Could UK's Italians rock referendum vote?
Could the UK's Italian expats hold the key to their homeland's future?
In cafes and workplaces all over the UK, you will hear Italians talking about food and football, but also about Italy's pivotal 4 December referendum on constitutional reform.
More Italians are believed to have moved to the UK than any other European country in 2015; 600,000 are now estimated by the Italian consulate to live in the UK. More Italians live in London than any other city in the world, except Buenos Aires.
They may play a key role in Italy's vote, and that is why leading Italian politicians have been flying to the UK to try to win expat votes.
Italian Prime Minister Matteo Renzi says the reforms he's proposing are the best way for Italy to kick-start its economy - by streamlining decision-making and cutting red tape and public spending.
But his critics say the changes will give him too much power and are a diversion from more urgent problems, such as corruption, unemployment and poor economic growth.
Why does this matter?
The stakes are high. Mr Renzi says he will step down as prime minister if he loses the referendum, prompting the anti-government Five-Star Movement to characterise the referendum as a vote of no-confidence in his premiership.
It could become the Italian equivalent of David Cameron's gamble on the Brexit referendum.
If the prime minister does lose, there could be calls for a general election, which his supporters warn could plunge Italy into dangerous instability.
In previous votes, less than a third of Italians abroad used their vote - so politicians have been trying to get the vote out.
Italians in UK
Estimated population according to Italian consulate
292,000 Officially registered by Italy as residents abroad
55% Increase in residents registered since January 2011
44% Aged between 18 and 40
Mr Renzi sent his minister for reforms, Maria Elena Boschi, to London along with another five politicians from the Yes campaign (##BastaUnSiUK).
The No campaign (#IoDicoNo) is led by Italy's biggest opposition party, the Five-Star Movement. It flew over one of its senior representatives, Luigi Di Maio, along with three more speakers from the No campaign.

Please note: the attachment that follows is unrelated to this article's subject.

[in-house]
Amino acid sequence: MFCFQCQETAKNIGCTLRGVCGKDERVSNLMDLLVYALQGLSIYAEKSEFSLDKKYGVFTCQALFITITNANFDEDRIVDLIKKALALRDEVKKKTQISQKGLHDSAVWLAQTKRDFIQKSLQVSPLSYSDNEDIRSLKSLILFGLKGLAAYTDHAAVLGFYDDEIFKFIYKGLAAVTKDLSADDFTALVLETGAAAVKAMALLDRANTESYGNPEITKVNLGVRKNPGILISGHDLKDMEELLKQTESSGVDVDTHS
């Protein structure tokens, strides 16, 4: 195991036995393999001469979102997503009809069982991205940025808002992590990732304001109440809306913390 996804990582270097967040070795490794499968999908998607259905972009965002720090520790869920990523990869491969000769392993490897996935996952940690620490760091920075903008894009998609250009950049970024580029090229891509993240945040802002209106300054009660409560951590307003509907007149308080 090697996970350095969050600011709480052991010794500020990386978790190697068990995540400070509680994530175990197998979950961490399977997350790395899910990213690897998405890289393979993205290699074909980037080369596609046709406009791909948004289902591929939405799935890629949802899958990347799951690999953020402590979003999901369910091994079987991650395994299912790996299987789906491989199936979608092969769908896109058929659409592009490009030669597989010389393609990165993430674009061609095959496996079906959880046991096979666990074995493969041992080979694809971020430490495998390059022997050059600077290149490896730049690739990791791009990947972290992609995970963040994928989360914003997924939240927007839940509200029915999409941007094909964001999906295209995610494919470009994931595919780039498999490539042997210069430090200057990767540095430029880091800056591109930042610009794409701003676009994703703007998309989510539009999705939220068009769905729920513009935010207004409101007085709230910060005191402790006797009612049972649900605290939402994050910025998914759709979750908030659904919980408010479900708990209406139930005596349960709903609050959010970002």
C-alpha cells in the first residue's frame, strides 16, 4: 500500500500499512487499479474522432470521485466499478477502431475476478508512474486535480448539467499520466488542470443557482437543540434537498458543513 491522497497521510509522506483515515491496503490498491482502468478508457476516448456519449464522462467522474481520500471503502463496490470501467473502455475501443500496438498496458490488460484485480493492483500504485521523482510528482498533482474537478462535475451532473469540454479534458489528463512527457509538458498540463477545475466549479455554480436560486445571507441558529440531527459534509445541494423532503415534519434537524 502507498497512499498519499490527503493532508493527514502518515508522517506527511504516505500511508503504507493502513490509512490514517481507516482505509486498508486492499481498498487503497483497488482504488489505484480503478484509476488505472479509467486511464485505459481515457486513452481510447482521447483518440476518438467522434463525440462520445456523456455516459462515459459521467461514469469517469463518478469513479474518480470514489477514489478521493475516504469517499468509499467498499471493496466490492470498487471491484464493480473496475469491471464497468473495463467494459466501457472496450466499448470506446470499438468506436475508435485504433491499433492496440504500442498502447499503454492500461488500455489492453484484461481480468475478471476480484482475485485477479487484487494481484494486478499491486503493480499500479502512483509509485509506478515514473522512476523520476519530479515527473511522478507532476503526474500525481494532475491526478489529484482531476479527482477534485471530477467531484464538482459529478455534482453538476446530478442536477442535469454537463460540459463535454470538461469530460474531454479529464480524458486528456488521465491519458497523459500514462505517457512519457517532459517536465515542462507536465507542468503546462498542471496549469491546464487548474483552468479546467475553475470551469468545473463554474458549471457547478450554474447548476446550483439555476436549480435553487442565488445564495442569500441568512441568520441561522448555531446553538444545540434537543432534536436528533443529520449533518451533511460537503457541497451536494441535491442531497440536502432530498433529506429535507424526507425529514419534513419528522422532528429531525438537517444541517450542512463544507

What are the actual proposals?
At the heart of the referendum are proposals to rewrite a third of the Italian constitution and reduce the size and power of the second chamber of parliament.
At the moment the two houses - the Senate and the Chamber of Deputies - are just about equal. The referendum proposals would cut the number of senators from 315 to 100 and strip the Senate of the right to hold votes of no-confidence in the government.
Reformists say this would cut the cost of politics by €500m (£430m; $530m) a year and speed up lawmaking by ending decades of parliamentary ping pong.
Referendum nuts and bolts
Date: Sunday 4 December, but Italians voting by postal ballot in the UK need to make sure ballots reach the Italian Consulate by 1 December
Who can vote? Italians resident in the UK and those temporarily there
Referendum text: Do you approve the text of the Constitutional Law on 'Provisions for exceeding the equal bicameralism, reducing the number of MPs, the containment of operating costs of the institutions, the suppression of the CNEL and the revision of Title V of Part II of the Constitution' approved by Parliament and published in the Official Gazette n° 88 of 15 April 2016?
This wording is actually simpler than some previous referendums.
Biggest campaign gaffe A Yes campaign mailout included a typo in the web address - www.bastausi.it instead of www.bastaunsi.it. No campaigners promptly bought the incorrect domain and linked it to their website.
'Why I'll vote No'
Giusy Balzano is a night worker in a fast food restaurant in central London.
"Our constitution is beautiful," she explains, "so I will vote No in the referendum to protect it. Also, if No wins, Mr Renzi will go home and finally Italians will have new elections and then maybe things will change and I can go home."
Giusy has lived in London for a year and attended one of the events "Diciamolo a tutti" (Let's tell everyone) organised by the Five-Star movement.
'Why I'll vote Yes'
Yes-campaign group "AperiSì" has been meeting weekly in London and eight other cities. They take their name from the Italian custom of "Aperitivo", a pre-dinner event popular among young people.
One of the London organisers, Gianluca Failla - a 30-year-old social worker originally from Palermo - believes Mr Renzi's reforms will improve politics in Italy.
"I studied International Relations in London, and I had to face ridicule each time I spoke about my country. I don't want this reputation any more. We are a laughing stock," he complains.
He also thinks a Yes vote would help him personally. "It will be easier for Italy to approve laws to allow gay couples to adopt," he says. "Politicians avoid dealing with controversial legislation by letting the two chambers ping pong the law between them to delay a decision. I hope that finally this law can pass and I will feel like I have the same rights other Italians do."
'I don't know yet'
Make-up company employee Alessandra Ciarno, 33, is yet to decide how to vote. "I would like to be more informed about the referendum before making a choice," she explains.
She has been living in London for nine years and fears a Yes vote could be bad for Italians abroad as there will be fewer senators to represent them.
Ms Ciarno also sees the wording of the referendum question as an issue. "I believe many people will not understand what it means."